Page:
Challenging gender stereotypes in the classroom

Jane Wood-Chambers

Monday, 18 March 2019

Gender stereotyping, in my opinion, is best addressed through example. Nothing speaks louder and clearer to children and young people than what they hear, see and experience; they are led by the examples around them.

When addressing the imbalances in any society or community it is essential to start with the imbalances within. For school leaders, these considerations and discussions are an essential area of leadership and management.

Ensuring that the school staff, the values, the expectations, the curriculum delivered and the engagement opportunities offered to the various stakeholders are all non-gender specific is an exciting challenge and one any school leader should cherish being given.

1. School staffing structure
  • Developing a clear and effective staffing structure for the school setting that supports the learning of the current cohort is essential. Understanding that there should be a balance needs to be reflected in the subtext of the structure.

  • Do all the early years' professionals need to be female?

  • Do the sports coaches/ICT support and the majority of the senior leadership team all have to be male?

  • Are the school office staff mainly female aside from the finance officer or the bursar?

Making sure that there is a balance in the school staff can work wonders for changing the landscape and there should be a consideration for where the adverts for school roles are published, the job description shared and the recruitment process as a whole.

blackboard student reach

2. Values and expectations

Using language effectively can have two effects; it can either make everyone feel included and welcome or it can isolate and offend.

Gone are the days when shared language was written with a male bias when schools kept parents and carers at the school gates aside from parents evening, annual Christmas nativity, sports day and the summer fair.

Schools now need to be clear about their values and their expectations to all the stakeholders. To engage with the wider community, it is essential to demonstrate, in real terms, a commitment to gender equality.

Ensure that any negative language around gender and their perceived specific behaviours are addressed with reference to the school behaviour/inclusion/equality policy.

Planned programmes for whole school assemblies looking at all language that offends and the origins can enable staff and pupils to access the topic. Being told that someone throws like a girl, cries like a girl needs to man up or is ‘butch’ has no place in the school setting and is offensive.

Explaining the offence and the weight of such words and phrases is essential to move gender-specific negative language out of the playground and into the annals of history.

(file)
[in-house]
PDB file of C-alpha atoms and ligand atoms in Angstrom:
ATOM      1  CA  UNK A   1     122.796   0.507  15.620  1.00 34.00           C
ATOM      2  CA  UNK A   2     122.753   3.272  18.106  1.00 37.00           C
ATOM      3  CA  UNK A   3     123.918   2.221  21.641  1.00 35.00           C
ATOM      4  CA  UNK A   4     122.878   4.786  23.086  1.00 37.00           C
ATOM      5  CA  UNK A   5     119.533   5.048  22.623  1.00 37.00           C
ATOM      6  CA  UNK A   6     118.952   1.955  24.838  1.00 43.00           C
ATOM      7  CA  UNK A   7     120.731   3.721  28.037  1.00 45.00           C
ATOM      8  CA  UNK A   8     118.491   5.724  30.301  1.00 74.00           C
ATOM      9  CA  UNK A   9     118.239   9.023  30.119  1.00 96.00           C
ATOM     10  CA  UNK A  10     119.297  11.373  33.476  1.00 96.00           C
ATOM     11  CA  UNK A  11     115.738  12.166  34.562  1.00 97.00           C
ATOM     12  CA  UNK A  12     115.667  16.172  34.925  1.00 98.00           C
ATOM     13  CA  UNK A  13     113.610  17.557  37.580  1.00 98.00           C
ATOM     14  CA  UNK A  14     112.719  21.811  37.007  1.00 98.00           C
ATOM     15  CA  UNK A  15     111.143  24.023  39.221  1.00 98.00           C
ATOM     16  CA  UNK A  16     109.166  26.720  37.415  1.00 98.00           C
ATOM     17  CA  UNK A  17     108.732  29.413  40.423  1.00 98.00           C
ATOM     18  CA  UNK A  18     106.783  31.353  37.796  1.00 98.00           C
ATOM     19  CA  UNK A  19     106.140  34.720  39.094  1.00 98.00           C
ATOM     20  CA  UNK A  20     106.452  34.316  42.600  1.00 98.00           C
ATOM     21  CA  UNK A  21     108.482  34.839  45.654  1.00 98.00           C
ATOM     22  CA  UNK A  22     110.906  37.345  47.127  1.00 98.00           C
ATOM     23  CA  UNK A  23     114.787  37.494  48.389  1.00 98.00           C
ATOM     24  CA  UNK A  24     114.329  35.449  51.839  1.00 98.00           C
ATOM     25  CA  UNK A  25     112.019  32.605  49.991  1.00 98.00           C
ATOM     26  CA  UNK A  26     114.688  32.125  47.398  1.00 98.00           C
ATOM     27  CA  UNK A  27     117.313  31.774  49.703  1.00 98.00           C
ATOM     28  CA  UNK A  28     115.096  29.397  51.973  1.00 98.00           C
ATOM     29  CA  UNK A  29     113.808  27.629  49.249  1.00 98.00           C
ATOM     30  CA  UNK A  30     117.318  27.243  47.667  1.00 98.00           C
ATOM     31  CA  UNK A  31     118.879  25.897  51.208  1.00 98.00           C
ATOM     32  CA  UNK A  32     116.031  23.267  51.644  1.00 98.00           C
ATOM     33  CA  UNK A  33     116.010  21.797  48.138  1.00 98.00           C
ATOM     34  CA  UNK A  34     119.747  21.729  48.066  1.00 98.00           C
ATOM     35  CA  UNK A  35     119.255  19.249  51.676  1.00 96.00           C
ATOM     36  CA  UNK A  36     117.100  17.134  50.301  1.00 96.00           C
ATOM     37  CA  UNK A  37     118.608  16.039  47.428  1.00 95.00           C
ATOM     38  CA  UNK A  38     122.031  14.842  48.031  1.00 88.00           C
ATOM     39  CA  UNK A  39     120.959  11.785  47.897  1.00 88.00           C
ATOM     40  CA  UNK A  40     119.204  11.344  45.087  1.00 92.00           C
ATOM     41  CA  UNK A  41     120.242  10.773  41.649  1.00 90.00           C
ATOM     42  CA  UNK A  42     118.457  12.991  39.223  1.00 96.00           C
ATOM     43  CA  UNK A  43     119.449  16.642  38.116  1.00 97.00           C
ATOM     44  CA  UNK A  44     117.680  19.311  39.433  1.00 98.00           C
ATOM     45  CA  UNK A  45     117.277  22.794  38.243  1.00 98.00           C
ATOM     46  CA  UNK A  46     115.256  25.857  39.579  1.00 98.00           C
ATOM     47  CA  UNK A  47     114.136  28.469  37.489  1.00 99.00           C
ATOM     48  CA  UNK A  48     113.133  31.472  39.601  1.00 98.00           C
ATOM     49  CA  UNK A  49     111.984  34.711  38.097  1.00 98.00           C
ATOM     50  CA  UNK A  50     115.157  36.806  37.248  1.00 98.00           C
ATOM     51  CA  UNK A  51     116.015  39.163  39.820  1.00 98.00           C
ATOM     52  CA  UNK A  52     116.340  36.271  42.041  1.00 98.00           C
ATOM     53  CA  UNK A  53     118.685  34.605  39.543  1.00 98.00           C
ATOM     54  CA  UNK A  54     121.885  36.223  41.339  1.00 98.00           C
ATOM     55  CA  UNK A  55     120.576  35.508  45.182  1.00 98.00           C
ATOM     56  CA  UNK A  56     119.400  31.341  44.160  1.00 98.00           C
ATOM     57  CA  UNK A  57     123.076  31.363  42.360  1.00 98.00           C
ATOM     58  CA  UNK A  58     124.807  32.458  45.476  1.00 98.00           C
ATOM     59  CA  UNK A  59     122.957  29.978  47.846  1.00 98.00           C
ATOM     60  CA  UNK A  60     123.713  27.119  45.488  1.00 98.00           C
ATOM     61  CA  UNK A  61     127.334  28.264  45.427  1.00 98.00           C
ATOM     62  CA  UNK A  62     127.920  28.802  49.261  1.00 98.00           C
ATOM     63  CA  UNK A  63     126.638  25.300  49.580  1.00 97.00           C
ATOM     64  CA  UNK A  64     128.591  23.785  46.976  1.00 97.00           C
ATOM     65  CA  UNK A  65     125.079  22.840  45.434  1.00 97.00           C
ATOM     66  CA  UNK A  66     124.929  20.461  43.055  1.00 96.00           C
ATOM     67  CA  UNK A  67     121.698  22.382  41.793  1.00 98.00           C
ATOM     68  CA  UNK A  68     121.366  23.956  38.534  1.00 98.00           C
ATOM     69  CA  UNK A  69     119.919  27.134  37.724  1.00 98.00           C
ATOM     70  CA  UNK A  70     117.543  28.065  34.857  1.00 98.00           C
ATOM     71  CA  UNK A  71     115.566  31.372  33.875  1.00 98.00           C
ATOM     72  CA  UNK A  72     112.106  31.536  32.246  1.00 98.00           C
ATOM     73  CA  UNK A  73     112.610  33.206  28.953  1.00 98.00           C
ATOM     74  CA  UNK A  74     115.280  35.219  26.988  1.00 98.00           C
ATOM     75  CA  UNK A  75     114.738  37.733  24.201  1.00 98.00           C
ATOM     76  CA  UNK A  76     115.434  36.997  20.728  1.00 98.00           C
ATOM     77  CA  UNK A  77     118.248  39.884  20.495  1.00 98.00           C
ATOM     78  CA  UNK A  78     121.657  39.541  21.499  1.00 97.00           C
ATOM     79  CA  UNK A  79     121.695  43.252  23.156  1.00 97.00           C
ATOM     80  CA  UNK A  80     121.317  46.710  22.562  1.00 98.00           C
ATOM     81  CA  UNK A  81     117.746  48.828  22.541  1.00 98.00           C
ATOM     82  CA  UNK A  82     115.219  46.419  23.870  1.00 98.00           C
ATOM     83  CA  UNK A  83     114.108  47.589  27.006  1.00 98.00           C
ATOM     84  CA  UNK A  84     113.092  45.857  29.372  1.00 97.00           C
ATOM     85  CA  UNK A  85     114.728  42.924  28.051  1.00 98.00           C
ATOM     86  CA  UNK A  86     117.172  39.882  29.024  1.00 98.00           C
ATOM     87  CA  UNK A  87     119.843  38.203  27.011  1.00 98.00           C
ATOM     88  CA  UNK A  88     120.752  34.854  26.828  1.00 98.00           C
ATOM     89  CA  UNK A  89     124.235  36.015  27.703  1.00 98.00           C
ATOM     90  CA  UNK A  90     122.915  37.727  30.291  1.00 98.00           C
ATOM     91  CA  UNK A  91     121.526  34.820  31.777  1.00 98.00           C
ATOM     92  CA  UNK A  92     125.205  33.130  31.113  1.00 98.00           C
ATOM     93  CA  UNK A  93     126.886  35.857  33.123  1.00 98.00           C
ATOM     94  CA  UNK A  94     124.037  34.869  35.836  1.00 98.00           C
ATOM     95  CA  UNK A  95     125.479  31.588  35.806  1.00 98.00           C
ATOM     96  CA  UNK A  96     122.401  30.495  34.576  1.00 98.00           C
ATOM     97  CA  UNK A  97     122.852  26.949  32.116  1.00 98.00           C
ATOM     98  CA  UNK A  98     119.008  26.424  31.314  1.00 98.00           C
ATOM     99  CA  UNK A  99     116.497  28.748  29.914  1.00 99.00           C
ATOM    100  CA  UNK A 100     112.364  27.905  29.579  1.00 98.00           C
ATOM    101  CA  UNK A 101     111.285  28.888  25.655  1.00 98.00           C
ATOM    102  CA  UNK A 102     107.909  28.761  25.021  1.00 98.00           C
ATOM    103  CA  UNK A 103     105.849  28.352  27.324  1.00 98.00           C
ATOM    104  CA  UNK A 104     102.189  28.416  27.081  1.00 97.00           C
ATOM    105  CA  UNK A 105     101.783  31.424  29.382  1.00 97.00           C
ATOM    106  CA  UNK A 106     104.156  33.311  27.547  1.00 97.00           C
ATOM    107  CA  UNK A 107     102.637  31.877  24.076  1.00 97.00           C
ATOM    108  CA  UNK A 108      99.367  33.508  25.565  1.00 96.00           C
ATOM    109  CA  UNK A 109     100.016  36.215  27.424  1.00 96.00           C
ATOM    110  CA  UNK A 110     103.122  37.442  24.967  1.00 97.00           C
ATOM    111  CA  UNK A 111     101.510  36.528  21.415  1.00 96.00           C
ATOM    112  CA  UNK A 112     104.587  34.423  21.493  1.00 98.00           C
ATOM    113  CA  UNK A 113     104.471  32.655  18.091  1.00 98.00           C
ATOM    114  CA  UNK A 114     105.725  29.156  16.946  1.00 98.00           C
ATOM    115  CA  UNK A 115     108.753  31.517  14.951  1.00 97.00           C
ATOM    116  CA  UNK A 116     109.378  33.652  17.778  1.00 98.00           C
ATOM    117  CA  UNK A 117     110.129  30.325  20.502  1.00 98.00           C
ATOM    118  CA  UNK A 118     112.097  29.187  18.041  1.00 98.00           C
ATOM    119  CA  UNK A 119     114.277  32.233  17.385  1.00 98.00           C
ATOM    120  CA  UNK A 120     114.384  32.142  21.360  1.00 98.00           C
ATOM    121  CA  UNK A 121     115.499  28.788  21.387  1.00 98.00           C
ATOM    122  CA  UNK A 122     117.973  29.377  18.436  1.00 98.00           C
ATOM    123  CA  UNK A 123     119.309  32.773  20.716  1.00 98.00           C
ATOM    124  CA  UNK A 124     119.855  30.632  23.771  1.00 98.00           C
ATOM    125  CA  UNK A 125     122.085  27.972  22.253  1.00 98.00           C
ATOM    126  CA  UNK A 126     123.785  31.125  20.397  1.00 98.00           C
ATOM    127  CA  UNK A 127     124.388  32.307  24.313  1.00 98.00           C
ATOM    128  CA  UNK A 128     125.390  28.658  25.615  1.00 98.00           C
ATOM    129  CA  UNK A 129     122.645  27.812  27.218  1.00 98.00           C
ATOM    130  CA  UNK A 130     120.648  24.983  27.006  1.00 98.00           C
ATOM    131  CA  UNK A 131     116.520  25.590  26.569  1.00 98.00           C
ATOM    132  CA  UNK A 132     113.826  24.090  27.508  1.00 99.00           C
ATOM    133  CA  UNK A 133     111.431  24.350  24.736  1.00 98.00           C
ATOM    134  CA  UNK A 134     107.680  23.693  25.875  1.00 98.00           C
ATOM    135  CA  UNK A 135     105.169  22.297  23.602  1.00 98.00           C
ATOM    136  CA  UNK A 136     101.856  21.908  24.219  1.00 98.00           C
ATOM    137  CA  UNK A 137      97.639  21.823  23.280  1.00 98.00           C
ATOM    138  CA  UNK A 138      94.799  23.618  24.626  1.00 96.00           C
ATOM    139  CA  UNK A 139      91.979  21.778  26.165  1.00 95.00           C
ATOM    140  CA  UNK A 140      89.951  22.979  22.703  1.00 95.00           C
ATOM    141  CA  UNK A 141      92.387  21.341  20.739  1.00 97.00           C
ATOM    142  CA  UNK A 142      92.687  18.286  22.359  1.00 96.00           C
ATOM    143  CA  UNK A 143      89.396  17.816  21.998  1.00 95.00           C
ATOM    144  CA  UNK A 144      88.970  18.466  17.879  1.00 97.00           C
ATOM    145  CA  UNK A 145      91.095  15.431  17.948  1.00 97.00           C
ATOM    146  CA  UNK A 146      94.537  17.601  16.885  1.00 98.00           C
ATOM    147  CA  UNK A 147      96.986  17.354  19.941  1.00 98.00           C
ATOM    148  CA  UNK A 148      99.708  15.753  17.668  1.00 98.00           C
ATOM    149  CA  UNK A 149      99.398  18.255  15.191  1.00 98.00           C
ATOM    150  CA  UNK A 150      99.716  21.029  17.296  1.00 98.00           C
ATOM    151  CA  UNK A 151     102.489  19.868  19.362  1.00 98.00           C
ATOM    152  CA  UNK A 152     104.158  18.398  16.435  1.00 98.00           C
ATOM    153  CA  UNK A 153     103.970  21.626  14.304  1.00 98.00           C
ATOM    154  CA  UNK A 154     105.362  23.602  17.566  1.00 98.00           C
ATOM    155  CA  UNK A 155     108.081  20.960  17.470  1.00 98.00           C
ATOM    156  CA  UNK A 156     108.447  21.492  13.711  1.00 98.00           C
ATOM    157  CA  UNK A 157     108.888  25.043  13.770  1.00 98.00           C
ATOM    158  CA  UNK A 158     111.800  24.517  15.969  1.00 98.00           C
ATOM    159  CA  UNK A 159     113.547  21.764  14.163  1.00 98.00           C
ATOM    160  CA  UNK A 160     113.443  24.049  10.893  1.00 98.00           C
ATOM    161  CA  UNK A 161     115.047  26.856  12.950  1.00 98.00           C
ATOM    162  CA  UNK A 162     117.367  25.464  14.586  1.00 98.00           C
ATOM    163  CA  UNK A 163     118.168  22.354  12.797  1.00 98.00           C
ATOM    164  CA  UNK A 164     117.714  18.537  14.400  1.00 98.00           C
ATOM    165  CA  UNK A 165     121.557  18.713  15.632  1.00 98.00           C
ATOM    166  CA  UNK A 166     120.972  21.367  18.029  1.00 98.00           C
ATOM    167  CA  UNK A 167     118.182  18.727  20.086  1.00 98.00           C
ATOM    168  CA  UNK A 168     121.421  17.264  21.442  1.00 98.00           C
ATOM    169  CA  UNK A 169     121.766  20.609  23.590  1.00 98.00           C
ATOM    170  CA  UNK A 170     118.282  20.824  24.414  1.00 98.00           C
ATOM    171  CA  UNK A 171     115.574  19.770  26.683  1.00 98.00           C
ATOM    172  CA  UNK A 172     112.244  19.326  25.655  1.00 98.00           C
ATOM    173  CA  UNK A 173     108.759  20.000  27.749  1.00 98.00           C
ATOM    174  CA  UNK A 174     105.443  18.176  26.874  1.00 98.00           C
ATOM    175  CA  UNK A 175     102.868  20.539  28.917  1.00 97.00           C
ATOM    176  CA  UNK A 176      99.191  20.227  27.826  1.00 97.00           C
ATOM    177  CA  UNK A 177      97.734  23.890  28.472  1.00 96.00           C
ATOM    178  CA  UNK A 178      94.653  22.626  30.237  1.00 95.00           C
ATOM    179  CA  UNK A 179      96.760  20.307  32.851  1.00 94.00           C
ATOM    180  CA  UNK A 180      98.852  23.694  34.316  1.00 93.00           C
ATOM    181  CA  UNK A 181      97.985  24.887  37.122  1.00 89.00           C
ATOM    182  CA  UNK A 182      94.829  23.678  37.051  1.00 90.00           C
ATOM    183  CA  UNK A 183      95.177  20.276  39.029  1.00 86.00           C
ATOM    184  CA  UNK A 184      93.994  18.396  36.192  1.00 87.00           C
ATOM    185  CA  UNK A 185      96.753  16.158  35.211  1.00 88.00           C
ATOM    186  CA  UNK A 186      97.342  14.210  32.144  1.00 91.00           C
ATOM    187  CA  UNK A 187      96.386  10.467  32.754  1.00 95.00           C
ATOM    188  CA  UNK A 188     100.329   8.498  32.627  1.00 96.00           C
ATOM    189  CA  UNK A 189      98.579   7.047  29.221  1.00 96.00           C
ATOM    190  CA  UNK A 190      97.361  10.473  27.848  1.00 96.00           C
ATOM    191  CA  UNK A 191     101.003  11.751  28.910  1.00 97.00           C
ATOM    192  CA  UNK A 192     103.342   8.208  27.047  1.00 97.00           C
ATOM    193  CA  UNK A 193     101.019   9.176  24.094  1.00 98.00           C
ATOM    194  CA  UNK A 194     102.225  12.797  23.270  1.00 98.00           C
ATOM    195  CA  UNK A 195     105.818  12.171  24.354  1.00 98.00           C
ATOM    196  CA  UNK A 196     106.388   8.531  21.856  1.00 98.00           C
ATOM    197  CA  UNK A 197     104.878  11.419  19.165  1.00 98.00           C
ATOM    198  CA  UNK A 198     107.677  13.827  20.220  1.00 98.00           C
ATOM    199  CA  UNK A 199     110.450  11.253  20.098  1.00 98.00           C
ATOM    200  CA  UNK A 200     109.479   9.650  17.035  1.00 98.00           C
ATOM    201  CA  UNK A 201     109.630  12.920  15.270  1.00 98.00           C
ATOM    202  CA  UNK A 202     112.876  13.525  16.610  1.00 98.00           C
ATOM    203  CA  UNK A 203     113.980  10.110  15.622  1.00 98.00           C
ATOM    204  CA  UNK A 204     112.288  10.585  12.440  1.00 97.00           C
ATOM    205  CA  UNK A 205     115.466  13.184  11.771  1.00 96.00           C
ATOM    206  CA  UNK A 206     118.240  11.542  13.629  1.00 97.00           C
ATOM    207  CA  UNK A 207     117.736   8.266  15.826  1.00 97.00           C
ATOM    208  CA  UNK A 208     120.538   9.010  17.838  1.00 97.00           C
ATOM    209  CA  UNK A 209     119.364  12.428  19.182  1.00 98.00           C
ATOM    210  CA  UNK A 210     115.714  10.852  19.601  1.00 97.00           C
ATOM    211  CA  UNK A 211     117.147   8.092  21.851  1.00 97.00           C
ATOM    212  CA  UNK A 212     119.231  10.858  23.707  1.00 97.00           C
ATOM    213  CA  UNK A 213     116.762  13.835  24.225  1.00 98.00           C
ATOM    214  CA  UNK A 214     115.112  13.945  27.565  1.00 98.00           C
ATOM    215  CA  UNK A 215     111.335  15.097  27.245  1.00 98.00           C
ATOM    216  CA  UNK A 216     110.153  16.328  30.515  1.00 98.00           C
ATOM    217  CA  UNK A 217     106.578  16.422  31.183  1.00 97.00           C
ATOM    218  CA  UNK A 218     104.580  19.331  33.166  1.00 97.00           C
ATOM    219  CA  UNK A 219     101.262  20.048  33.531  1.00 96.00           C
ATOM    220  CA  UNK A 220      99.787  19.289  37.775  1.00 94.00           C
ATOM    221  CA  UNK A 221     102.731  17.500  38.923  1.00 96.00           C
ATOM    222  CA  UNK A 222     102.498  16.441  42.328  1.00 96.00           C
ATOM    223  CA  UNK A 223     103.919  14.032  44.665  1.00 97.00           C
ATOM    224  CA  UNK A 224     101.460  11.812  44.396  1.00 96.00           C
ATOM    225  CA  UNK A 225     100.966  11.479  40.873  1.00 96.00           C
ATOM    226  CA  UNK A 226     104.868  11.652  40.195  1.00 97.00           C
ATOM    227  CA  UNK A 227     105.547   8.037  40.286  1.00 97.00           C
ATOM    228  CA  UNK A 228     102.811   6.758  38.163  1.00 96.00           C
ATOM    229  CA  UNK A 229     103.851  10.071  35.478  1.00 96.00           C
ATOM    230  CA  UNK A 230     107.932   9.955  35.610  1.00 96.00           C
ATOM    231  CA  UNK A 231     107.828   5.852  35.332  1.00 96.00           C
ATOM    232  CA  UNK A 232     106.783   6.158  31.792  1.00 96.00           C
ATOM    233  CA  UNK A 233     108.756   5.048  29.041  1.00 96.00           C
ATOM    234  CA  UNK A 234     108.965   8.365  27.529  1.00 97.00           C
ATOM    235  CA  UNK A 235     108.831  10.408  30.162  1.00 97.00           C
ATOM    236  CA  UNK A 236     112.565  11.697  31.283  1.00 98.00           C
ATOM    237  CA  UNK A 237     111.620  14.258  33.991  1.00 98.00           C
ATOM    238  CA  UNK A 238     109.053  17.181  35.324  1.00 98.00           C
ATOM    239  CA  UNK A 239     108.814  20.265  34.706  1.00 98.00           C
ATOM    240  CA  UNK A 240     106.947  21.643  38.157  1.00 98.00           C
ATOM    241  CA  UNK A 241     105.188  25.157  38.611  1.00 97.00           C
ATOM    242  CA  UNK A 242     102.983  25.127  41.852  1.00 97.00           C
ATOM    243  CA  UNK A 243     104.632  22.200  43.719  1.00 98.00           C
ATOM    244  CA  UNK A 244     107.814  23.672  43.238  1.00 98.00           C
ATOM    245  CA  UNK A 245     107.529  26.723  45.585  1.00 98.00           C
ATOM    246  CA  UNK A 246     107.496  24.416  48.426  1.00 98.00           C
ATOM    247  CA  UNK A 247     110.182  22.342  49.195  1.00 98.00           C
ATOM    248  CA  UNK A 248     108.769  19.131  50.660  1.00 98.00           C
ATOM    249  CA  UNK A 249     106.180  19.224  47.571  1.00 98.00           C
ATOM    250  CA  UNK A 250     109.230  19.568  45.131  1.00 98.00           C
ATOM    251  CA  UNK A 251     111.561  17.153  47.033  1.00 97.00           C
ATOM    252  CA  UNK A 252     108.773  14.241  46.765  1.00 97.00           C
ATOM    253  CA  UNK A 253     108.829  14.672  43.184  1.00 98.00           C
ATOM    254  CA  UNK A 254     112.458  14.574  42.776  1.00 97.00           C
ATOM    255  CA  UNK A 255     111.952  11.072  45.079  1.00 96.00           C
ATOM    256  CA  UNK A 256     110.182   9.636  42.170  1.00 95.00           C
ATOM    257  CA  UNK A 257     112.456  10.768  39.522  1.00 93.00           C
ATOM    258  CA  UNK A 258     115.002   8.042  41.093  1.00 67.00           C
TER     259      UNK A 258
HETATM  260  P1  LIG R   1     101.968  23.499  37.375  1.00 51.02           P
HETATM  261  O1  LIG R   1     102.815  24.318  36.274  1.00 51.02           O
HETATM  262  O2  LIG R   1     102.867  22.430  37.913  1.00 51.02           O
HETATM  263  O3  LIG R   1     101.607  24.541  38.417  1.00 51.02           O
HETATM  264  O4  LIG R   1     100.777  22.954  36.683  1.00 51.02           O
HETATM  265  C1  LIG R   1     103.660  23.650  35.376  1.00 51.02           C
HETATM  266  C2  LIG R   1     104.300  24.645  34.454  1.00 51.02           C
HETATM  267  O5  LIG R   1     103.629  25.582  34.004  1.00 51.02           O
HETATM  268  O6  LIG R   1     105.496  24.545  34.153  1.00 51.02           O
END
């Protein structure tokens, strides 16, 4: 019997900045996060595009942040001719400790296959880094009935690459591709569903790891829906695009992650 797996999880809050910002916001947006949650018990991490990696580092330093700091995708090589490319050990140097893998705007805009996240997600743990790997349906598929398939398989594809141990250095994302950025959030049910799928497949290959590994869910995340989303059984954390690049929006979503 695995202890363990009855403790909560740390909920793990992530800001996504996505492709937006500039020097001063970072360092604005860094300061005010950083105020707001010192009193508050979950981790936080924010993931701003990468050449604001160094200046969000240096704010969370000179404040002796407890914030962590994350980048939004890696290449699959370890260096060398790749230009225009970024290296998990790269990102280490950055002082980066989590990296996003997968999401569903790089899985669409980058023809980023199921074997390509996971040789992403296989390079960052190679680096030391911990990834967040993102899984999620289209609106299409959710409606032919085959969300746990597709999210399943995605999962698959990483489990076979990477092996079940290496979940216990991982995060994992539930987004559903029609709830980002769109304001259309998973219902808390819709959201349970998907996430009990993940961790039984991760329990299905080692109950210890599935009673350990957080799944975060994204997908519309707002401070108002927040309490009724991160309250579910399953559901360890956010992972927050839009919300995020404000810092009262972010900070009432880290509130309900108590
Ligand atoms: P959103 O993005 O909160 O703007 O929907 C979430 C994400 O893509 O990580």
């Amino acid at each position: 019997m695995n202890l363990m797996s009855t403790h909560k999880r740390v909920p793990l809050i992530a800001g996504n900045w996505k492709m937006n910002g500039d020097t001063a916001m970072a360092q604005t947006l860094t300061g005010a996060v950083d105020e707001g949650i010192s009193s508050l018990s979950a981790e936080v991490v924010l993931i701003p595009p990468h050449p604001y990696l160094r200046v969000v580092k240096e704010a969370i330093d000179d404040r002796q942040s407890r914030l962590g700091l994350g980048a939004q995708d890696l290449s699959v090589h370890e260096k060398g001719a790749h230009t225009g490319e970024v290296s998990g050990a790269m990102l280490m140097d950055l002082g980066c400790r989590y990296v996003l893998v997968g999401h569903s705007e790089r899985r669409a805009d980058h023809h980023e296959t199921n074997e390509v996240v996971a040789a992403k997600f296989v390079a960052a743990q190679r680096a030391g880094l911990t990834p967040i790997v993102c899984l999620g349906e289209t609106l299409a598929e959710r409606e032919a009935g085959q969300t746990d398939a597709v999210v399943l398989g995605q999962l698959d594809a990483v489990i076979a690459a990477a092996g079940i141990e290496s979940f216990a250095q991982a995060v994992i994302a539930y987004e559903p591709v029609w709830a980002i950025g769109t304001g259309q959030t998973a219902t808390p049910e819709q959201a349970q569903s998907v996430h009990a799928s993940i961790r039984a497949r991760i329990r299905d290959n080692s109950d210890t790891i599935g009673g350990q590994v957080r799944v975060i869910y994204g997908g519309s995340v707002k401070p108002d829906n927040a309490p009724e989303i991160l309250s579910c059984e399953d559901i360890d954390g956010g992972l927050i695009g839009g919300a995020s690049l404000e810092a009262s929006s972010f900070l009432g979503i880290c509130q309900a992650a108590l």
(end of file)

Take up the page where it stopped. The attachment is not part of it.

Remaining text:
gender talk

3. Curriculum development

What children are explicitly and implicitly taught is at the core of any necessary change. What we present and how we present it can unlock doors or close and bolt a door forever.

Literature; stories, poems and life experiences act as the perfect starting point for some challenging conversations and some interesting discussions. The National Union of Teachers (the NUT), has produced a compendium of books that look at perceptions of gender and the expected behaviour, likes and choices that society attributes to girls/females and boys/males.

Work with the pupils on their likes and dislikes; their interests and their opportunities. How do you know if you like football or sewing if you have never been given the experience of learning the rules, watching the game and of taking part in a pressure-free environment or of learning step by step how to sew on a button? Our role as educators is to teach, challenge and review and to offer opportunities to pupils they may never otherwise receive.

Find the link to the NUT compendium here.

girls boys

4. Engagement opportunity

Being accepting of the community in which the school sits means knowing and understanding it. Actively engaging all members of the community is the role of the school leaders. Conducting a skills audit will ensure that assumptions are not made about stakeholders’ jobs, interests or abilities.

Forever having the mums on the cake stall and the dads taking the money and organising the PA system is not always helpful in the year 2019. Try to mix things up a bit and ensure that your pupils see men and women in a different light to the ones in which they are often portrayed in the society outside of the school.

Most of all challenge yourself as centuries of conditioning has had an effect on us and it is time to have some fun with who we all really are!

 

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About our Community Expert

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Jane Wood-Chambers
Editorial Advisory Board Lead

Over 27 years of educational experiences in a number of settings. Developed a clear vision and ethos for inclusion which puts the child at the centre and a clear understanding of how to support, engage and nurture the individual.

Ability to train all staff through effective and reflective continual professional development in behavioural management techniques that begin, establish and maintain change in all.

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